Mississippi labor laws exist to protect employees and to make sure they do not lose the rights they have under these laws. There are also federal laws that offer protection for employee rights, so employees should check all labor laws that might apply to them. Looking at these laws will tell you what rights you have in your workplace. The laws will also explain what process you need to go through to protect those rights.
Mississippi does not have a law that specifically states how many hours you have to work to be full-time or part-time. However, most employers do generally consider anyone who works at least 40 hours per week to be full-time. However, you should check with your HR department to find out what your status is at your company.
Mississippi does not have any laws about minimum wage. Instead, Mississippi-based employers must adhere to the federal minimum wage as set by federal law. The federal minimum wage is set at $7.25 per hour. For tipped employees, the federal minimum wage is $2.13 per hour.
Mississippi also does not have any state laws about overtime. Thus, Mississippi employers must follow the Fair Labor Standards Act's (FLSA) requirement of paying 1 and ½ times the regular pay if you work over 40 hours per week. They also do not limit mandatory overtime, so an employer can require an employee to work as many hours as the employer asks.
Mississippi does not have its own law about health benefits, and, thus, it follows the Affordable Care Act (ACA) instead. Under that law, any employer that has more than 50 or more full-time employees must offer health insurance. This plan has to cover at least 60% of typical health costs. Companies with less than 50 employees have the freedom to decide if they are going to provide health insurance, so you should check with your HR department about the availability of health insurance if you work for a smaller company.
It is important to know that the health insurance laws may change soon, and employees should consult with a local lawyer in case there are any new laws that are enacted in the future.
Employers in Mississippi cannot discriminate against an employee based on any of the categories protected by federal law. If your employer has discriminated against you, then you can either file with an agency to resolve the issue or, if that does not work out, then you can sue the company. Mississippi does not have its own state laws or agency to deal with workplace discrimination. Instead, you have to file your complaint with the Equal Employment Opportunity Commission (EEOC). There are several time limits you need to carefully follow, so you should check with a local lawyer before filing a complaint. If you choose to file a discrimination claim, you will be protected by federal law from retaliation by your employer for filing the claim.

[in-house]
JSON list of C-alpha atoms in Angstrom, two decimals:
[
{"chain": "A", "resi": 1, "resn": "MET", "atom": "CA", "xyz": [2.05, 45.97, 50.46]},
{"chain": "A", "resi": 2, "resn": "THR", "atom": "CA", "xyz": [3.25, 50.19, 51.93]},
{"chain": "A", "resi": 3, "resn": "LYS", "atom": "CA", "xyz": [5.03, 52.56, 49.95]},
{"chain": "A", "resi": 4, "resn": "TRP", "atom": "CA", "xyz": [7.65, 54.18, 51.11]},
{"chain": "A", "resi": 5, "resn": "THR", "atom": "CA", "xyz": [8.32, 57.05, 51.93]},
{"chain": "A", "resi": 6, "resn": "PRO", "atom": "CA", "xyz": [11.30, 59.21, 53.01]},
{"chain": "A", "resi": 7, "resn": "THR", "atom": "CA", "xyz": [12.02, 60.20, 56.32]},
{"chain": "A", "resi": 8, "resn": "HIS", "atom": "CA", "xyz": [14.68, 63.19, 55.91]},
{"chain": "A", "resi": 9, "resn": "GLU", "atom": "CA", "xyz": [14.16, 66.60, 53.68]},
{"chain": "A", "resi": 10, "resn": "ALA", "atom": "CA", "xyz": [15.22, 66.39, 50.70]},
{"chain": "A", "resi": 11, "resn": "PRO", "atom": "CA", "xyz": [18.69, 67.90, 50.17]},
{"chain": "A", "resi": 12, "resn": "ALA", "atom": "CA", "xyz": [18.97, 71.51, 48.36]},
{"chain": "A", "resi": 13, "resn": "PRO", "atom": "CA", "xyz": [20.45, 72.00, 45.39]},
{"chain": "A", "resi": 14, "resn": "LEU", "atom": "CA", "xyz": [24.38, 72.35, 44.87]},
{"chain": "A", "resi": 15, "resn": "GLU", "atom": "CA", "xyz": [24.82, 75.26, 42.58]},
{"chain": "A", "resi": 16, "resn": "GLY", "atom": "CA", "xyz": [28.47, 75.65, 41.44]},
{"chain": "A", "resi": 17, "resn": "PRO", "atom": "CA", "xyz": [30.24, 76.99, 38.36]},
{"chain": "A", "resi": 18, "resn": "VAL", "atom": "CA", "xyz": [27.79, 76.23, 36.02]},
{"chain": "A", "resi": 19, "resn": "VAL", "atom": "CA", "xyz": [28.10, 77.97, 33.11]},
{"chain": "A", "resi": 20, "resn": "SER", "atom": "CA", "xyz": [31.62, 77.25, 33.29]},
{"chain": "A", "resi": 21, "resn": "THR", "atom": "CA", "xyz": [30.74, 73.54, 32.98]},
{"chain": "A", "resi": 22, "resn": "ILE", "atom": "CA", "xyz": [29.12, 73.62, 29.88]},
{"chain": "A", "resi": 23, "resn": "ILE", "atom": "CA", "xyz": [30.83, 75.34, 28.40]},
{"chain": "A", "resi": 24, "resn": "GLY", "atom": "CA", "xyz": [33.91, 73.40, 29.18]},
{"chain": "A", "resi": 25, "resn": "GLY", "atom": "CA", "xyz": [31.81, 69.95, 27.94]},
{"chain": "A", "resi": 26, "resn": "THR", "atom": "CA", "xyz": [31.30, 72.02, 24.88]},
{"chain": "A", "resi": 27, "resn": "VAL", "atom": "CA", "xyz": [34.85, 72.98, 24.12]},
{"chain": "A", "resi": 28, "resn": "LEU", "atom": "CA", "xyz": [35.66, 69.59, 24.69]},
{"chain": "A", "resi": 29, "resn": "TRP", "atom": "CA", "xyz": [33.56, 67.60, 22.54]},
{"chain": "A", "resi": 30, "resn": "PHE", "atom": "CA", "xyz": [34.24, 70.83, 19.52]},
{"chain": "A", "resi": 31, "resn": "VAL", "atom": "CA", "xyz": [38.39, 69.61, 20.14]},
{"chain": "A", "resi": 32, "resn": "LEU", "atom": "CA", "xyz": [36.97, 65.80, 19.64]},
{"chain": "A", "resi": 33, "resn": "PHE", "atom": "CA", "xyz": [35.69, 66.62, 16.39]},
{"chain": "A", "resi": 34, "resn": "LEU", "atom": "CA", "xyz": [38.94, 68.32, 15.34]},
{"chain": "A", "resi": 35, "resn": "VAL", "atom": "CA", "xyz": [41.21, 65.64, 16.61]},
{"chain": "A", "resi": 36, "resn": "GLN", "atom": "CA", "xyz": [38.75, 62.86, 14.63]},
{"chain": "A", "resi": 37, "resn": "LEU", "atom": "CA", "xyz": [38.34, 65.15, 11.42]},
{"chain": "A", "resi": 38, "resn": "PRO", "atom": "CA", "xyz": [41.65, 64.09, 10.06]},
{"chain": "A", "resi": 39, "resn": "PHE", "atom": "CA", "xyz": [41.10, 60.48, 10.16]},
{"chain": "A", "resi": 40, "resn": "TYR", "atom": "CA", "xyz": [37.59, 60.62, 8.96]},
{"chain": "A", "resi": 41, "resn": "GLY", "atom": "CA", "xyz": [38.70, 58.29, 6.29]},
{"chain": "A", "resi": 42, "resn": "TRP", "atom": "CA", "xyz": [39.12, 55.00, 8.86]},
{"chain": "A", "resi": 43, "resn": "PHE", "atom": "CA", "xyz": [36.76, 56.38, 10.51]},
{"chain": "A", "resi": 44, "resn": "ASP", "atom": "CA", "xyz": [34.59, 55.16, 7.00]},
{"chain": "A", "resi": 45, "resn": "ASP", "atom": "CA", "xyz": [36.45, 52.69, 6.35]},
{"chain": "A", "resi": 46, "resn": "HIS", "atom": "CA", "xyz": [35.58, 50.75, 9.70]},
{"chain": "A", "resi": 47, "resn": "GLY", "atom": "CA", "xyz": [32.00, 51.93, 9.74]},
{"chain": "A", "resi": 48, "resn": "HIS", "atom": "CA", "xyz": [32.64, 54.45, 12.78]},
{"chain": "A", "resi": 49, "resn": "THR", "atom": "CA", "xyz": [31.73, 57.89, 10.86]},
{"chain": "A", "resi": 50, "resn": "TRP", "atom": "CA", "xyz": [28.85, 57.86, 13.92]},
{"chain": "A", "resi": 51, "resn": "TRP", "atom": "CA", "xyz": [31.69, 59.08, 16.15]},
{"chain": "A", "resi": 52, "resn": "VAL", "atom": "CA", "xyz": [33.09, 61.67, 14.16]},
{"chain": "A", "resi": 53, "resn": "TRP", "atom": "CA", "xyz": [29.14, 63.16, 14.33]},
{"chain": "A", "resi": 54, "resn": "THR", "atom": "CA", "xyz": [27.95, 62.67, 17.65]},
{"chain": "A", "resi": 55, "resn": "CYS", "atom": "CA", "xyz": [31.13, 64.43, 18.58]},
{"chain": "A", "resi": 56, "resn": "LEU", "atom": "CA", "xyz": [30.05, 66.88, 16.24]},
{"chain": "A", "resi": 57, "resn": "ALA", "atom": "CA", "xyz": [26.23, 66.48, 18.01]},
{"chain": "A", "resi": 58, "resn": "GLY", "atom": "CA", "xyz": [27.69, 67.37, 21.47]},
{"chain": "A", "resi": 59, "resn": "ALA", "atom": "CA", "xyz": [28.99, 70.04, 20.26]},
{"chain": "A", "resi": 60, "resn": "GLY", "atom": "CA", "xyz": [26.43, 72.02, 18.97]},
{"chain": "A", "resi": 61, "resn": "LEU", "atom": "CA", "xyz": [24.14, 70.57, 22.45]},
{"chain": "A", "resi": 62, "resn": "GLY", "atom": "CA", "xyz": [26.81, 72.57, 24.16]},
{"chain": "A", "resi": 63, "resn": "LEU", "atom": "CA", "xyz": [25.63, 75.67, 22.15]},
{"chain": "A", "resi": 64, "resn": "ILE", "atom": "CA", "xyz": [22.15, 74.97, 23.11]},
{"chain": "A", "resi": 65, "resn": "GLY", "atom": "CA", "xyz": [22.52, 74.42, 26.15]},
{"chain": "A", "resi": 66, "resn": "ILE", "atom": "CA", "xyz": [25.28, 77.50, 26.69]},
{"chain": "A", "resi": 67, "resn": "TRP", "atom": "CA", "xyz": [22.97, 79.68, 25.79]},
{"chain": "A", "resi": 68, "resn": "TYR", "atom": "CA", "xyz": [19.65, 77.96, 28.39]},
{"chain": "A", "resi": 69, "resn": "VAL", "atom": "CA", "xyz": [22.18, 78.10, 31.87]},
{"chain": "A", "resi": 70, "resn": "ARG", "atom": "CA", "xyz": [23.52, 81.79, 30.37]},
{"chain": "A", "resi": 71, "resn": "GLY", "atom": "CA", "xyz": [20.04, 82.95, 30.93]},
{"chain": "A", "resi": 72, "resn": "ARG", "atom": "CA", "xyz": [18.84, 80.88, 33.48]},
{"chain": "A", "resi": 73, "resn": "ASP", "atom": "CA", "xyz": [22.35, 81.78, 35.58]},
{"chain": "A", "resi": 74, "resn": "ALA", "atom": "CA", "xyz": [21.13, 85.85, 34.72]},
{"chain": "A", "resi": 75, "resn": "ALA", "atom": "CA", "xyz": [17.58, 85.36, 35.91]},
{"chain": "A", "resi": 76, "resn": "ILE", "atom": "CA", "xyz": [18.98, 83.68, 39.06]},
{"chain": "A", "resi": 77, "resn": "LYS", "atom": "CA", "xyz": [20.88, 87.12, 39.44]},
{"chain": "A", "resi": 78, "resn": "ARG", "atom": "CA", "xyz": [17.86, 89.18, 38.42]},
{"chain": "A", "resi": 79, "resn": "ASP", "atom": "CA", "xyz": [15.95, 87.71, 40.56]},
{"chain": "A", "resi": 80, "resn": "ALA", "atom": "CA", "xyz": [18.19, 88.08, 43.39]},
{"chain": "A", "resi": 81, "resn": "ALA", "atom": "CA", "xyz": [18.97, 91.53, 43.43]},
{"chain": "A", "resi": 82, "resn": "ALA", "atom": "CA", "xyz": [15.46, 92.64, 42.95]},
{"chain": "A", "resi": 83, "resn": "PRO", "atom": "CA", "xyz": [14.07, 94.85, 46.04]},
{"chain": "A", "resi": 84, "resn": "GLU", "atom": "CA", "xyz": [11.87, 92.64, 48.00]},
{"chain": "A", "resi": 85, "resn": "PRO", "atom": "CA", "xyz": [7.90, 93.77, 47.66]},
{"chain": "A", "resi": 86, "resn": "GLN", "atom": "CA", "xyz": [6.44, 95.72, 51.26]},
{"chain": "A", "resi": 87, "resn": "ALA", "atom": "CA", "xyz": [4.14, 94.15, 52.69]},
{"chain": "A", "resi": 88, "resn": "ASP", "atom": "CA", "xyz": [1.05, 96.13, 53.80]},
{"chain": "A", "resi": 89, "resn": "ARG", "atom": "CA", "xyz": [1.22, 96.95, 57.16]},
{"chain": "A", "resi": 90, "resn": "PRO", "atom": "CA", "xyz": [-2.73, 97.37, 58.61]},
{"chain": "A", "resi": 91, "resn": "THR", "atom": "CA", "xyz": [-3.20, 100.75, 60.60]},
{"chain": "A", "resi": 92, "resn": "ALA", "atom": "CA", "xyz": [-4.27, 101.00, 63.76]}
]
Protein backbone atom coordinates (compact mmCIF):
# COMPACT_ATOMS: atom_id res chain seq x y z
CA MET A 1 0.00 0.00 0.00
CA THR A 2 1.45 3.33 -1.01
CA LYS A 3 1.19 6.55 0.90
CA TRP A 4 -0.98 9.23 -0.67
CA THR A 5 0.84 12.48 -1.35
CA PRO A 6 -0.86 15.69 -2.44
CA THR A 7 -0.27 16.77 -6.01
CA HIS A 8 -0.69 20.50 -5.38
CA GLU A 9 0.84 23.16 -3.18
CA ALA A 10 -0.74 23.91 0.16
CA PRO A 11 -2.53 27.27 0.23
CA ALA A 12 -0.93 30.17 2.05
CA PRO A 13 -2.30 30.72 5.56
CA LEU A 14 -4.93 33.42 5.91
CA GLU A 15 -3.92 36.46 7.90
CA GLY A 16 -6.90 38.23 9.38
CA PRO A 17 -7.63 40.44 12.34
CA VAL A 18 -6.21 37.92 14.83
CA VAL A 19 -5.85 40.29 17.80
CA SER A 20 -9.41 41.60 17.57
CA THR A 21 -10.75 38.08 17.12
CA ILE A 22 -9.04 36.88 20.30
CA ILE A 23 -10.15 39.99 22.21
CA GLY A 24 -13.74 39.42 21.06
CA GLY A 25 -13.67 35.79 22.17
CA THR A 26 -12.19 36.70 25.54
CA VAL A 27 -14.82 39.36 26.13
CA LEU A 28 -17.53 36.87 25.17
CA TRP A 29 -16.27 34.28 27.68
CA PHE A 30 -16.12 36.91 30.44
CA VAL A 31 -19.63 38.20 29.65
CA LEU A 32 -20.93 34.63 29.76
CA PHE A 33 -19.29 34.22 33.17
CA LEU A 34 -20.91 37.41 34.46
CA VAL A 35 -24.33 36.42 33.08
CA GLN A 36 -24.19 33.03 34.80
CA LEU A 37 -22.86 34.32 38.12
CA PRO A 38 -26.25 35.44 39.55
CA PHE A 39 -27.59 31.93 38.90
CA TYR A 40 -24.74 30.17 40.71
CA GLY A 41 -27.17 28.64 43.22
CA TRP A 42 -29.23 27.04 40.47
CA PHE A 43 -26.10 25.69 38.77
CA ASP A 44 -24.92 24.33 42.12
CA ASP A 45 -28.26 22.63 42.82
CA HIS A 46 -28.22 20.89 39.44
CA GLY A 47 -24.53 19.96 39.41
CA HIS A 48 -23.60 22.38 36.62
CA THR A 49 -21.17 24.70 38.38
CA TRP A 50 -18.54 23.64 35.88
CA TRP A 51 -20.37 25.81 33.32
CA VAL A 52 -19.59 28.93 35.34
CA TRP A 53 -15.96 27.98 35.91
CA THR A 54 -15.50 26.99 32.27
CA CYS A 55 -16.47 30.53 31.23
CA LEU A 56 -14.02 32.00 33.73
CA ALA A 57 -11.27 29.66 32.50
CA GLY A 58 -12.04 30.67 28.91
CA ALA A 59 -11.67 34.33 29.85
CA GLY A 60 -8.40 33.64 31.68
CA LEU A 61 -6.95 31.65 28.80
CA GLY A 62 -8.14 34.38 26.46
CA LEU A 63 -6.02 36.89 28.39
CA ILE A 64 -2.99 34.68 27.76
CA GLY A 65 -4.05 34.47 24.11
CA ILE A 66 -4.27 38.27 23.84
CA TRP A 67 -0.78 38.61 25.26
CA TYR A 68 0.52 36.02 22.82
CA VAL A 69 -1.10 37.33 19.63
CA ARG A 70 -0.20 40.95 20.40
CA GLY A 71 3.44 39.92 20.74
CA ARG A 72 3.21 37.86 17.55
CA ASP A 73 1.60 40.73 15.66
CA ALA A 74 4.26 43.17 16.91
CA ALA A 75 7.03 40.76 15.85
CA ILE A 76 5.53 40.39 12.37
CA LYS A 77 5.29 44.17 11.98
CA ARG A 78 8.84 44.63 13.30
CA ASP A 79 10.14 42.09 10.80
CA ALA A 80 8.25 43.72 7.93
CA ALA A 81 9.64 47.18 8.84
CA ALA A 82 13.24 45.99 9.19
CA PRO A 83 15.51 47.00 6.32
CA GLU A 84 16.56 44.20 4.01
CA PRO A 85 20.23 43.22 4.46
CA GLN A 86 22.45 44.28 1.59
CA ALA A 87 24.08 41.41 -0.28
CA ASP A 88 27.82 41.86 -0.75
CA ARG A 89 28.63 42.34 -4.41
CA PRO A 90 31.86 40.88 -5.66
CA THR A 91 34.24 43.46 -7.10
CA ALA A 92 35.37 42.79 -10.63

Since Mississippi employees are only able to resolve their discrimination issues though the EEOC, they are subject to the damages limit as well. The limit on the amount you can win in a lawsuit depends on the size of the company. If the company for which you work has between 15-100 employees , the max amount you can win is $50,000. For companies with 101-200 employees ,the most you can win is $100,000. Companies with 201-500 employees can only be made to pay up to $200,000. If the company has more than 500 employees, the max amount you can recover is $300,000.
Just as with other areas of employee rights, Mississippi does not have its own state laws about time off. Rather, the federal Family and Medical Leave Act (FMLA). That law only covers employees that are employed by companies that have 50 or more employees and conduct business in multiple states. Under FMLA, an employee is eligible for up to 12 weeks of unpaid leave, medical and health benefits during that leave, and the right to go back to their job when they return.
It is always important to make sure that you are able to enjoy all of the rights afforded to you in the workplace. If you think you are not getting the basic rights and protections offered by Mississippi and federal labor laws, then contact a Mississippi employment lawyer today.
Last Modified: 02-21-2017 04:54 AM PSTLaw Library Disclaimer
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